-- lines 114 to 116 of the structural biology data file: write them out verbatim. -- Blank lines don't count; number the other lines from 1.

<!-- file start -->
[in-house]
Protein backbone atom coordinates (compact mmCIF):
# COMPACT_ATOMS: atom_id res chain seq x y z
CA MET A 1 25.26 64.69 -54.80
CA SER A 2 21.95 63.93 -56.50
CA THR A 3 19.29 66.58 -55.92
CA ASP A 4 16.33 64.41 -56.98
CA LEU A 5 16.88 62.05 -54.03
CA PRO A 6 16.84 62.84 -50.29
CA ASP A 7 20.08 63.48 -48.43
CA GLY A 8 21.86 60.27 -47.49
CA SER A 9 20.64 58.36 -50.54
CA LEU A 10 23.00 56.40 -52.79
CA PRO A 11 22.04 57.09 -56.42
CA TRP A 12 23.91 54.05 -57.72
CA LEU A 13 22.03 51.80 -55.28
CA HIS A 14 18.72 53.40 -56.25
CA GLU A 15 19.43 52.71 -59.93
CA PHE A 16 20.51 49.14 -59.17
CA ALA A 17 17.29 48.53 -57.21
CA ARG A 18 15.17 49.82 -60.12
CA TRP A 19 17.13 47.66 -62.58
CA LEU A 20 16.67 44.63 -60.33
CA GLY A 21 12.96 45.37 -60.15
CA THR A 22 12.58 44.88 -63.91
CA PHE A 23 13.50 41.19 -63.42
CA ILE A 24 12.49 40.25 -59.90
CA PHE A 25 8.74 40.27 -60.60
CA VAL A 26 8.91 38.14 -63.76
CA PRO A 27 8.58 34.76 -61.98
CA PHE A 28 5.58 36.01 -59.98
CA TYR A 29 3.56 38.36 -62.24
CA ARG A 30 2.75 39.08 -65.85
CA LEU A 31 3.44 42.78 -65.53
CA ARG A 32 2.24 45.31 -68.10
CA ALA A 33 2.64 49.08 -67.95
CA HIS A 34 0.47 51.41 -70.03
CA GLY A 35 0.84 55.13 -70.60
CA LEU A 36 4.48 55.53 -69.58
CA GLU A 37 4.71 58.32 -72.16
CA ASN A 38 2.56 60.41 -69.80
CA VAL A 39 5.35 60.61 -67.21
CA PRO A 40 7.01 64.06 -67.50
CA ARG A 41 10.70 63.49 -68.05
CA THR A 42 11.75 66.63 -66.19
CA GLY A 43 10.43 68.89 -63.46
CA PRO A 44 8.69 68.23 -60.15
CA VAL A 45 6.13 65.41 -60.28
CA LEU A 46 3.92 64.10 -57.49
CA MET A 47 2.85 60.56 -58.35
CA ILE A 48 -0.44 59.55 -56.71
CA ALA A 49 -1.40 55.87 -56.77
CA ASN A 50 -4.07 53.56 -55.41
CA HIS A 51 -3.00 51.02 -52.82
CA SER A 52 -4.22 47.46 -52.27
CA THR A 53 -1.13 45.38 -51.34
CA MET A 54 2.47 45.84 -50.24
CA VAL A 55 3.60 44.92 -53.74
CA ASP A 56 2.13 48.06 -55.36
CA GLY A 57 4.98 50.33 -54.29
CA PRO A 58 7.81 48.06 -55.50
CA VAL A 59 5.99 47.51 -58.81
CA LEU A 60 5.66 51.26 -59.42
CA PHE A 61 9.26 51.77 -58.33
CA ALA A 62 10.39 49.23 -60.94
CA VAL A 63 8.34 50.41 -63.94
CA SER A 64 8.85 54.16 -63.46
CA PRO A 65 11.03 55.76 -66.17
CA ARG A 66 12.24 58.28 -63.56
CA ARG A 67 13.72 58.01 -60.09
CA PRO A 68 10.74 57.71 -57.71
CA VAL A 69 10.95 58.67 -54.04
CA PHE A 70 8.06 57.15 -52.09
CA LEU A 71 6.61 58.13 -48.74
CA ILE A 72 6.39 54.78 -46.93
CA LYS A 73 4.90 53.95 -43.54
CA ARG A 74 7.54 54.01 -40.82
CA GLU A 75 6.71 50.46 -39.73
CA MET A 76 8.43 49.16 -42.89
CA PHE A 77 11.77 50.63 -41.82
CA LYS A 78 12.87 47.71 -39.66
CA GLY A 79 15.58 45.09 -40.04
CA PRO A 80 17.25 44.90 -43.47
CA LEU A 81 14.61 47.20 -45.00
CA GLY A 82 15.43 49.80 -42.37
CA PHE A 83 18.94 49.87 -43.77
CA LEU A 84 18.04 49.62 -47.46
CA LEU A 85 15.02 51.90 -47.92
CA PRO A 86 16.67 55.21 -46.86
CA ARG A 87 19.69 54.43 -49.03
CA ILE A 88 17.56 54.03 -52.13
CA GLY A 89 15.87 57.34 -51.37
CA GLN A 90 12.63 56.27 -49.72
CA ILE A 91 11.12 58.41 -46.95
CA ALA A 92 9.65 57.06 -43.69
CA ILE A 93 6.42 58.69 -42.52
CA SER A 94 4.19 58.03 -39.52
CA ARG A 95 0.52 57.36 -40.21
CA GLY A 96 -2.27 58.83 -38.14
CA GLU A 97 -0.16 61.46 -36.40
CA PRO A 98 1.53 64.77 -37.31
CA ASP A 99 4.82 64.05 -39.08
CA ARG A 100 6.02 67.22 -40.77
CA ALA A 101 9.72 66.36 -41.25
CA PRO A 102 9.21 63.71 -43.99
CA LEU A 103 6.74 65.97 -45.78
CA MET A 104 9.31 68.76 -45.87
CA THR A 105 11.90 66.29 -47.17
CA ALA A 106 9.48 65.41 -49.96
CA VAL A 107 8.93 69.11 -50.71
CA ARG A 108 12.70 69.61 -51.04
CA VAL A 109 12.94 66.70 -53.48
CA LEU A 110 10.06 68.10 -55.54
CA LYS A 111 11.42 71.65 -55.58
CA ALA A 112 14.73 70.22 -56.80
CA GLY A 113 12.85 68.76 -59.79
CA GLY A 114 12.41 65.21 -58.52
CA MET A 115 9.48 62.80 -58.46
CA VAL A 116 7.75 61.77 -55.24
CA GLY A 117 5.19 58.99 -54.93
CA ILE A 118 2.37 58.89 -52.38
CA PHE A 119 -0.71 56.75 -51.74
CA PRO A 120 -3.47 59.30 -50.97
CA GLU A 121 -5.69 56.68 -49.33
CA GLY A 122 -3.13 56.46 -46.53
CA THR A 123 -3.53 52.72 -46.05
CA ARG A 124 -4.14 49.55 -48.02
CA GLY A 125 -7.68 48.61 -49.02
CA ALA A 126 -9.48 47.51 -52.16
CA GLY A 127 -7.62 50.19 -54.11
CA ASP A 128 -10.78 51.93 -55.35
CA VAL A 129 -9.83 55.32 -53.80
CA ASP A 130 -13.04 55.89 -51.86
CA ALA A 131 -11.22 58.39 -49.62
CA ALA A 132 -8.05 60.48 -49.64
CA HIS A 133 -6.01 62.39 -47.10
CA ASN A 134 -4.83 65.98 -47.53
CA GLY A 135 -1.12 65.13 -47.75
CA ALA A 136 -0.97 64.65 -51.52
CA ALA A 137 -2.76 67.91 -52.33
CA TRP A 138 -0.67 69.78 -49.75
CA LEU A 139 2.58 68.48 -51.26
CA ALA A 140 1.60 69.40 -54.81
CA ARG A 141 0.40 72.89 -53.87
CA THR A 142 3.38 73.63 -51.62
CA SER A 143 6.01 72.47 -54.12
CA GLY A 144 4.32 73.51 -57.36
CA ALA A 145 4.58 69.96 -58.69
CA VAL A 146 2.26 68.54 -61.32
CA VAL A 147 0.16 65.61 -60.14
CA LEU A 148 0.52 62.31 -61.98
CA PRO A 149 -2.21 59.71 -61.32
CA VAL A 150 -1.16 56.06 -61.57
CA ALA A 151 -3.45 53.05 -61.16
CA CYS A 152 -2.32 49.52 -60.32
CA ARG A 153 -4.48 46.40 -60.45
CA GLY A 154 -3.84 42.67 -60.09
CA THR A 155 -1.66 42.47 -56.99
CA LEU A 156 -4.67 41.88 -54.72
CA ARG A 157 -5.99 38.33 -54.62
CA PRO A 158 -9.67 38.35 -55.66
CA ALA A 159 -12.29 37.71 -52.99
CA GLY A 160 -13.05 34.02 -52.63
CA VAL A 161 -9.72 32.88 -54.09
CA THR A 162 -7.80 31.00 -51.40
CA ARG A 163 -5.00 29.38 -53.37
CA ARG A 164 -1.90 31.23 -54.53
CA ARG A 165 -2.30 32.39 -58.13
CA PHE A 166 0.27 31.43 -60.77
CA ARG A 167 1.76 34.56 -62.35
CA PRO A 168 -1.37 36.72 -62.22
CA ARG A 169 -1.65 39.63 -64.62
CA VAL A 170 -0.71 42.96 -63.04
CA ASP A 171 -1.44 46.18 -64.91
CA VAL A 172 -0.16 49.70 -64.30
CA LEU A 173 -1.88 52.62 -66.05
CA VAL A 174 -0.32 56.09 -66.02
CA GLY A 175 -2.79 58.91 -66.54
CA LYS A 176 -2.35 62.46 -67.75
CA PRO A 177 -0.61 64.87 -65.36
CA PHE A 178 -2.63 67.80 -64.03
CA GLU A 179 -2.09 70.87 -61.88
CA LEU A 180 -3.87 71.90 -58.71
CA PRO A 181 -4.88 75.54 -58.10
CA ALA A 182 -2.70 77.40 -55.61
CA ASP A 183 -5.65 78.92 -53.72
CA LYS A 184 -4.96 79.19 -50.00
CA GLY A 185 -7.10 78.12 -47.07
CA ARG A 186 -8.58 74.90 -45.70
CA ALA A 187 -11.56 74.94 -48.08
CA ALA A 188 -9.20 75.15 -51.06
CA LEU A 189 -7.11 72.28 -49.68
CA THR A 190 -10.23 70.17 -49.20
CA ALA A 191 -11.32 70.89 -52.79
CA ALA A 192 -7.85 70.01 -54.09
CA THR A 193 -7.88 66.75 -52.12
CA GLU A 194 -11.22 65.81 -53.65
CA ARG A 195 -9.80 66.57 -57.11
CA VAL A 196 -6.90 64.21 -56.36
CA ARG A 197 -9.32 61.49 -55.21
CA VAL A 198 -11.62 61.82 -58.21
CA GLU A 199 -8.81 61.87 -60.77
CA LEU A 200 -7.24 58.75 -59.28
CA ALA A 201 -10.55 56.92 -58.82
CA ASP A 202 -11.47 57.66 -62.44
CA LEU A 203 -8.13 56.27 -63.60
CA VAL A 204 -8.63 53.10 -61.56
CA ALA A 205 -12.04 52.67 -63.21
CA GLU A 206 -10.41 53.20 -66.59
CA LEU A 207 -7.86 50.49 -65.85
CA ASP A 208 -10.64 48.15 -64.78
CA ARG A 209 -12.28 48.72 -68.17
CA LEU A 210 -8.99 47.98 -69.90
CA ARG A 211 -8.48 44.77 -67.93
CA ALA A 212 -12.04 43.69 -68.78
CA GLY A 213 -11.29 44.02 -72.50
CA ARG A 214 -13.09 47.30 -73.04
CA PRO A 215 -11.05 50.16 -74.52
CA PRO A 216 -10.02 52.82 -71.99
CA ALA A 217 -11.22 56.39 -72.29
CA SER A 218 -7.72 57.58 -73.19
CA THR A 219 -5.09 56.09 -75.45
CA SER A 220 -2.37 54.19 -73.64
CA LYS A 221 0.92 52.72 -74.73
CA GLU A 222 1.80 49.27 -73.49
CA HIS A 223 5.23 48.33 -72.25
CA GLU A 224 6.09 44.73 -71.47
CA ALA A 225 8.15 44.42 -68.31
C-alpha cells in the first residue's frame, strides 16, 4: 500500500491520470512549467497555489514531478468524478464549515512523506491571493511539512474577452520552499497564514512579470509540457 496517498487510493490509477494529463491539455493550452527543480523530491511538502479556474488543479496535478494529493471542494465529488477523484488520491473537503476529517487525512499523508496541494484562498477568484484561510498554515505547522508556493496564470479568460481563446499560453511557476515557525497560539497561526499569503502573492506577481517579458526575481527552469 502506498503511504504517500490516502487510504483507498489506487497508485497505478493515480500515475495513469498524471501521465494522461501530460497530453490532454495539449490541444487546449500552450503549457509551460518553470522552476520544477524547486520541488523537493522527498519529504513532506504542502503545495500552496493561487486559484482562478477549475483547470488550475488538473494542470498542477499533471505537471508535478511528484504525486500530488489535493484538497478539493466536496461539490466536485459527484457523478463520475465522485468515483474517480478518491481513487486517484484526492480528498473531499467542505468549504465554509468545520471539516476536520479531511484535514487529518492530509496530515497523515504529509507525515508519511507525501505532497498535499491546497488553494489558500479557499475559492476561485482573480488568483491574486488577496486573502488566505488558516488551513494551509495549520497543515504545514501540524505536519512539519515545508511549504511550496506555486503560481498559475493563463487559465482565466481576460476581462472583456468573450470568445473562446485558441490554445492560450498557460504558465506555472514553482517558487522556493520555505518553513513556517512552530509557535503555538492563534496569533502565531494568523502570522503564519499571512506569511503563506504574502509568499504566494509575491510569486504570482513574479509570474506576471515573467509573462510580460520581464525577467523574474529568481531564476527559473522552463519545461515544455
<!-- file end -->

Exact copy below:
CA LYS A 111 11.42 71.65 -55.58
CA ALA A 112 14.73 70.22 -56.80
CA GLY A 113 12.85 68.76 -59.79